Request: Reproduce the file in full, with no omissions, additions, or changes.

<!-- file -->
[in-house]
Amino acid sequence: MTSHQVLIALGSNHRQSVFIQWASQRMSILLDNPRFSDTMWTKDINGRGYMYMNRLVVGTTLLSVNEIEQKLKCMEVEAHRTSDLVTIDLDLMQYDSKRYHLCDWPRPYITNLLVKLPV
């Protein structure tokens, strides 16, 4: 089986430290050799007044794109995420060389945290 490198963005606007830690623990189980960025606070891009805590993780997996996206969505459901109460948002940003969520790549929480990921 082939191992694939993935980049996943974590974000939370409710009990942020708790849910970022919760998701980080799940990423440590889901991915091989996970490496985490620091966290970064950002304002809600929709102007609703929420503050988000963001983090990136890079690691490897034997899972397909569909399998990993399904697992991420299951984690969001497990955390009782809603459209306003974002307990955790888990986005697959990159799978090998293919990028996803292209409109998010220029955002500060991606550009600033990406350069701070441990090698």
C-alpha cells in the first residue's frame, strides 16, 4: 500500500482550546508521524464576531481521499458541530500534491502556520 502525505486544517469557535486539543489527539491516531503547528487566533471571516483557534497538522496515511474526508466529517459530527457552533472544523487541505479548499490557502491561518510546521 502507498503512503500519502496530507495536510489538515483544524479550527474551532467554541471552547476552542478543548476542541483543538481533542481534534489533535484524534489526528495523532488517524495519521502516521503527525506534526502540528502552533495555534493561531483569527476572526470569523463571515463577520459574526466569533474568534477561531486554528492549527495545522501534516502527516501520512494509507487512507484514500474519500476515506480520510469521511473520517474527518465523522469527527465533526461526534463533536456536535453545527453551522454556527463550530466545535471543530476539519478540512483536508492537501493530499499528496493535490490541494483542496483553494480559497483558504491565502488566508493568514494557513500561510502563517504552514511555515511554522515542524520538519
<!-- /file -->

[in-house]
Amino acid sequence: MTSHQVLIALGSNHRQSVFIQWASQRMSILLDNPRFSDTMWTKDINGRGYMYMNRLVVGTTLLSVNEIEQKLKCMEVEAHRTSDLVTIDLDLMQYDSKRYHLCDWPRPYITNLLVKLPV
């Protein structure tokens, strides 16, 4: 089986430290050799007044794109995420060389945290 490198963005606007830690623990189980960025606070891009805590993780997996996206969505459901109460948002940003969520790549929480990921 082939191992694939993935980049996943974590974000939370409710009990942020708790849910970022919760998701980080799940990423440590889901991915091989996970490496985490620091966290970064950002304002809600929709102007609703929420503050988000963001983090990136890079690691490897034997899972397909569909399998990993399904697992991420299951984690969001497990955390009782809603459209306003974002307990955790888990986005697959990159799978090998293919990028996803292209409109998010220029955002500060991606550009600033990406350069701070441990090698």
C-alpha cells in the first residue's frame, strides 16, 4: 500500500482550546508521524464576531481521499458541530500534491502556520 502525505486544517469557535486539543489527539491516531503547528487566533471571516483557534497538522496515511474526508466529517459530527457552533472544523487541505479548499490557502491561518510546521 502507498503512503500519502496530507495536510489538515483544524479550527474551532467554541471552547476552542478543548476542541483543538481533542481534534489533535484524534489526528495523532488517524495519521502516521503527525506534526502540528502552533495555534493561531483569527476572526470569523463571515463577520459574526466569533474568534477561531486554528492549527495545522501534516502527516501520512494509507487512507484514500474519500476515506480520510469521511473520517474527518465523522469527527465533526461526534463533536456536535453545527453551522454556527463550530466545535471543530476539519478540512483536508492537501493530499499528496493535490490541494483542496483553494480559497483558504491565502488566508493568514494557513500561510502563517504552514511555515511554522515542524520538519